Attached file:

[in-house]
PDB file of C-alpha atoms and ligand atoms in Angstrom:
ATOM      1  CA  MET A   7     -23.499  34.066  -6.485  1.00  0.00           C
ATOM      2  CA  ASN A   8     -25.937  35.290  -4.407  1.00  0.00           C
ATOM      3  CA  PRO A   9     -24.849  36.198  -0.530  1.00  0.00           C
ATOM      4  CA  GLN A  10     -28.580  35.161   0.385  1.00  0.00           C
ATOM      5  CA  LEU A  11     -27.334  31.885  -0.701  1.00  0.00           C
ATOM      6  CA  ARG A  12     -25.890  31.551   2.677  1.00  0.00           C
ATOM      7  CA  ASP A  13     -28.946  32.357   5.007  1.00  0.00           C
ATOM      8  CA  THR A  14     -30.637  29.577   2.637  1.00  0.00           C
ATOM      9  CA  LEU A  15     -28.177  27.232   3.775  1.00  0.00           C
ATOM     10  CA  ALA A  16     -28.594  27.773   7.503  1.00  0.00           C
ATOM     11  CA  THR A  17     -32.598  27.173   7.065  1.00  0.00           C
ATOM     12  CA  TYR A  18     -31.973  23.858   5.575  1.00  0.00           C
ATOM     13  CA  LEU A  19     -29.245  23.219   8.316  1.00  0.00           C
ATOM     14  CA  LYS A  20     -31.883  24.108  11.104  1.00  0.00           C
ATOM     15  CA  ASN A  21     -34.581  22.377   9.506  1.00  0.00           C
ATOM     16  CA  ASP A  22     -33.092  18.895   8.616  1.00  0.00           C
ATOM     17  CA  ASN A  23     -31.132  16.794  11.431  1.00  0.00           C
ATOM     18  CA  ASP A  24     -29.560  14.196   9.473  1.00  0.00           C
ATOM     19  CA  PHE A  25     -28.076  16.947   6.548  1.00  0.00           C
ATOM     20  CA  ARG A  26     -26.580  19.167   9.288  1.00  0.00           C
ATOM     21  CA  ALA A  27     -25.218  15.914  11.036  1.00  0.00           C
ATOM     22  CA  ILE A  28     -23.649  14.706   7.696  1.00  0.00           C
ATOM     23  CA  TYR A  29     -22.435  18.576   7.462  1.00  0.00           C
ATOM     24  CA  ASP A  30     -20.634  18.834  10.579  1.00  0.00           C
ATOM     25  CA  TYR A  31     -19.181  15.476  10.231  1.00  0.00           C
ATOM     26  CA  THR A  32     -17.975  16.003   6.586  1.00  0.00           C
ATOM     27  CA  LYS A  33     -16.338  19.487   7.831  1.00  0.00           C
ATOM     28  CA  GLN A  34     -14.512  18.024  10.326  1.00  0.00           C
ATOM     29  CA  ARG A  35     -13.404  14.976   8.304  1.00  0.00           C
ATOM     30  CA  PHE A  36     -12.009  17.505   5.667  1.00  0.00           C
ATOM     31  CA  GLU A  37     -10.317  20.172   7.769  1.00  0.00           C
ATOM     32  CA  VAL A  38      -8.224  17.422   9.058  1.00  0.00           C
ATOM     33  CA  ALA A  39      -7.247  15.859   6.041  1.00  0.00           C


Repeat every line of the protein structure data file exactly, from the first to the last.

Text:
[in-house]
PDB file of C-alpha atoms and ligand atoms in Angstrom:
ATOM      1  CA  MET A   7     -23.499  34.066  -6.485  1.00  0.00           C
ATOM      2  CA  ASN A   8     -25.937  35.290  -4.407  1.00  0.00           C
ATOM      3  CA  PRO A   9     -24.849  36.198  -0.530  1.00  0.00           C
ATOM      4  CA  GLN A  10     -28.580  35.161   0.385  1.00  0.00           C
ATOM      5  CA  LEU A  11     -27.334  31.885  -0.701  1.00  0.00           C
ATOM      6  CA  ARG A  12     -25.890  31.551   2.677  1.00  0.00           C
ATOM      7  CA  ASP A  13     -28.946  32.357   5.007  1.00  0.00           C
ATOM      8  CA  THR A  14     -30.637  29.577   2.637  1.00  0.00           C
ATOM      9  CA  LEU A  15     -28.177  27.232   3.775  1.00  0.00           C
ATOM     10  CA  ALA A  16     -28.594  27.773   7.503  1.00  0.00           C
ATOM     11  CA  THR A  17     -32.598  27.173   7.065  1.00  0.00           C
ATOM     12  CA  TYR A  18     -31.973  23.858   5.575  1.00  0.00           C
ATOM     13  CA  LEU A  19     -29.245  23.219   8.316  1.00  0.00           C
ATOM     14  CA  LYS A  20     -31.883  24.108  11.104  1.00  0.00           C
ATOM     15  CA  ASN A  21     -34.581  22.377   9.506  1.00  0.00           C
ATOM     16  CA  ASP A  22     -33.092  18.895   8.616  1.00  0.00           C
ATOM     17  CA  ASN A  23     -31.132  16.794  11.431  1.00  0.00           C
ATOM     18  CA  ASP A  24     -29.560  14.196   9.473  1.00  0.00           C
ATOM     19  CA  PHE A  25     -28.076  16.947   6.548  1.00  0.00           C
ATOM     20  CA  ARG A  26     -26.580  19.167   9.288  1.00  0.00           C
ATOM     21  CA  ALA A  27     -25.218  15.914  11.036  1.00  0.00           C
ATOM     22  CA  ILE A  28     -23.649  14.706   7.696  1.00  0.00           C
ATOM     23  CA  TYR A  29     -22.435  18.576   7.462  1.00  0.00           C
ATOM     24  CA  ASP A  30     -20.634  18.834  10.579  1.00  0.00           C
ATOM     25  CA  TYR A  31     -19.181  15.476  10.231  1.00  0.00           C
ATOM     26  CA  THR A  32     -17.975  16.003   6.586  1.00  0.00           C
ATOM     27  CA  LYS A  33     -16.338  19.487   7.831  1.00  0.00           C
ATOM     28  CA  GLN A  34     -14.512  18.024  10.326  1.00  0.00           C
ATOM     29  CA  ARG A  35     -13.404  14.976   8.304  1.00  0.00           C
ATOM     30  CA  PHE A  36     -12.009  17.505   5.667  1.00  0.00           C
ATOM     31  CA  GLU A  37     -10.317  20.172   7.769  1.00  0.00           C
ATOM     32  CA  VAL A  38      -8.224  17.422   9.058  1.00  0.00           C
ATOM     33  CA  ALA A  39      -7.247  15.859   6.041  1.00  0.00           C